The Devonshire Manuscript/Tanglid I was yn loves snare

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The Devonshire Manuscript
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Mye love toke skorne my servise to retaine lengre to muse
The Devonshire Manuscript facsimile 79v
The Devonshire Manuscript facsimile 80r

f. [79v]

1    Tanglid I was yn loves snare
2    opprest wich{w+t+} payne tormen{_e} te wich{w+t+}  care
3    of grefe right sure of Ioye full f bare
4    clene in dispaire bye crueltye
5    but ha ha ha full well is me
6    for I am now at libretye

7    the wofull dayes so full of paine
8    the verye night all spent in vayne
9    the labor lost for so small gayne

f. [80r] 

10    to wryt them all yt will not bee
11    but ha. ha. ha. &c
12    ----- 1

13    Everye thing that{{th}+t+} faire dothe sho
14    {p'}{_e} when prof is made yt previthe not soo
15    but tornithe mirthe to bittre woo.
16    wiche in this case full well I see
17    but ha. &c
18    ----- 2

19    To grete desire was my guide
20    and wanton{_o} will went bye my syde
21    hope rulid still. and made me byde
22    of loves craft thextremitye the extemity 
23    but ha.
24    ----- 3

25    with{w+t+} faynid wordes{es} with{w+t+}  ware but winde
26    to long delayes I was assind
27    her wylye lokes{es} my wittes{es}  ded blinde
28    thus as she wolde I ded agree
29    but ha. c
30    ----- 4

31    was never birde tanglid yn lyme
32    that brake awaye yn bettre tyme
33    then I that Rotten bowis ded clyme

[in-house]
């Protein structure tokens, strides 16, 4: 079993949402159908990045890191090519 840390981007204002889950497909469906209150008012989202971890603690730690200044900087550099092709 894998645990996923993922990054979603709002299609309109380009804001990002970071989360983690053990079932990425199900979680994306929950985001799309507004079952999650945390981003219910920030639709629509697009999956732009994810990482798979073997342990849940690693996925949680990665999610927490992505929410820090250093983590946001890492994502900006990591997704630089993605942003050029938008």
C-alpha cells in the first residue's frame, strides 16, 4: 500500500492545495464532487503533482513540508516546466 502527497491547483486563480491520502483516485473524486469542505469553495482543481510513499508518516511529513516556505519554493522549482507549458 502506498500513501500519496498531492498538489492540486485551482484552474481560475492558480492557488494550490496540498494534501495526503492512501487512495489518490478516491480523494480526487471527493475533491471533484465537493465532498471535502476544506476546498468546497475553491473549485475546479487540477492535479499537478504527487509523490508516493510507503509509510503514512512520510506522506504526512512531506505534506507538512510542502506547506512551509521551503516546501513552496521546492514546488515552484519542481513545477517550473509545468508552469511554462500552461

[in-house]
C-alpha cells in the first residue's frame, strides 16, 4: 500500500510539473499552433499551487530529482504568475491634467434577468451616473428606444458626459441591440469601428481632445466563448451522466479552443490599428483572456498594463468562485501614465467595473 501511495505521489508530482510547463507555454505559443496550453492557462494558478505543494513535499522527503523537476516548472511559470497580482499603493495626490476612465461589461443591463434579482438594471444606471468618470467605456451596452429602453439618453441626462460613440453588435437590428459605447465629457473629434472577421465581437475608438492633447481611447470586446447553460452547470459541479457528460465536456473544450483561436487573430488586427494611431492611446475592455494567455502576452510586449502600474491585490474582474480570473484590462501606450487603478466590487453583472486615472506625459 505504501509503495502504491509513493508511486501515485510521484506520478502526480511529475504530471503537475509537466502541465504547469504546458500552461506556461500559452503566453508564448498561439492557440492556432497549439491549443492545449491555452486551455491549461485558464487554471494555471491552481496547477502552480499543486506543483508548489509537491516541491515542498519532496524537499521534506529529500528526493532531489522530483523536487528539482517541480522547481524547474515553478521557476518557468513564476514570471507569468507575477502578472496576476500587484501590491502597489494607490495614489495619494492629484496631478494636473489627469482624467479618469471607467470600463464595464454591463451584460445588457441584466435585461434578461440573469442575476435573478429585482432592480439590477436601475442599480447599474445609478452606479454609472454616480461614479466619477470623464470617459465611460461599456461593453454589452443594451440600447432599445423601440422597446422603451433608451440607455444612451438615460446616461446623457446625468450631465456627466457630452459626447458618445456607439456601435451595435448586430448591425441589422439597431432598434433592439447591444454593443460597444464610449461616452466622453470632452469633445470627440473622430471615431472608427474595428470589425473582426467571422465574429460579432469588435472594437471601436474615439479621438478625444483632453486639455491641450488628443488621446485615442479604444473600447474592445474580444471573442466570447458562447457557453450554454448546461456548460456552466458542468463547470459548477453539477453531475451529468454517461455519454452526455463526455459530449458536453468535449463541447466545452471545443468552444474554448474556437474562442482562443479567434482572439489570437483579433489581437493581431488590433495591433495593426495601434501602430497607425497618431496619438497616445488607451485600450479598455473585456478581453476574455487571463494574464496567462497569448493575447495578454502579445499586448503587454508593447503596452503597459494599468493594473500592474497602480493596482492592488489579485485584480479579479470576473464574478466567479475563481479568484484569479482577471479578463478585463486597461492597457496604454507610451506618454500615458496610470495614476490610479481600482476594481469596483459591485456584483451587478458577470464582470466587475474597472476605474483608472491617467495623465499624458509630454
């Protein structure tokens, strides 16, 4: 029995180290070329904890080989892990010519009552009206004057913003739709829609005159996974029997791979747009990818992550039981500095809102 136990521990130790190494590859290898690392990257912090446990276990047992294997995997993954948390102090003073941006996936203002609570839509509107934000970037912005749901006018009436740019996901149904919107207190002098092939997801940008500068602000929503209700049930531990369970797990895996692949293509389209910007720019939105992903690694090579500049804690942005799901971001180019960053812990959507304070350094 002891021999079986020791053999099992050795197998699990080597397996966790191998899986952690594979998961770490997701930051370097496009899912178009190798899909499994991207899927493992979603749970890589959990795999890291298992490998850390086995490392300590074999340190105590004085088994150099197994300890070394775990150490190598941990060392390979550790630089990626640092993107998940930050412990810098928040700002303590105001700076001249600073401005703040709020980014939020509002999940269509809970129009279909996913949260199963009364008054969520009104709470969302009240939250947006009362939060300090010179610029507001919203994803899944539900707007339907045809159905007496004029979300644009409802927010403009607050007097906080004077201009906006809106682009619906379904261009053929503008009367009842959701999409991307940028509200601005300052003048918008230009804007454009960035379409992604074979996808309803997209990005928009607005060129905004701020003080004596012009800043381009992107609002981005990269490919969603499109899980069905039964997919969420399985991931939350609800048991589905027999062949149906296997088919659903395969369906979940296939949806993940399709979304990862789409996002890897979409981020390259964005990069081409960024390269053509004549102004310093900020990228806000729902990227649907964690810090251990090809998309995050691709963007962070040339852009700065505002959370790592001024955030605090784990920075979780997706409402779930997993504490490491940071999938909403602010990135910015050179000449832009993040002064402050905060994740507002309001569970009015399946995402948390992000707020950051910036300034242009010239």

34    and had no hurte but scapid fre
35    now ha ha ha. full well is me
36    for I am nowe at libretye

fs

Notes & Glosses[edit]

     1. The second line of the refrain is assumed to be here.
     2. The second line of the refrain is assumed to be here.
     3. The second line of the refrain is assumed to be here.
     4. The second line of the refrain is assumed to be here.

Commentary[edit]

Attributed to Sir Thomas Wyatt,[1] this poem was entered by H8. The speaker rejoices because of his new-found freedom from the lady’s cruelty. Rebholz suggests that Serafino's Fui serrato nel dolore may have inspired Wyatt's laughing refrain and sense of entanglement.[2] The grafted and rotten bough image is a common image in courtly love poetry. For other examples of this image in the manuscript, see “Yff reason govern fantasye" (45v), “This rotyd greff will not but growe” (47v), and “Nowe fare well love and theye lawes forever” (75r).

After each stanza, H8 increasingly abbreviates the two-line chorus from the first four words (“but ha. ha. ha”) to the first two.

Works Cited[edit]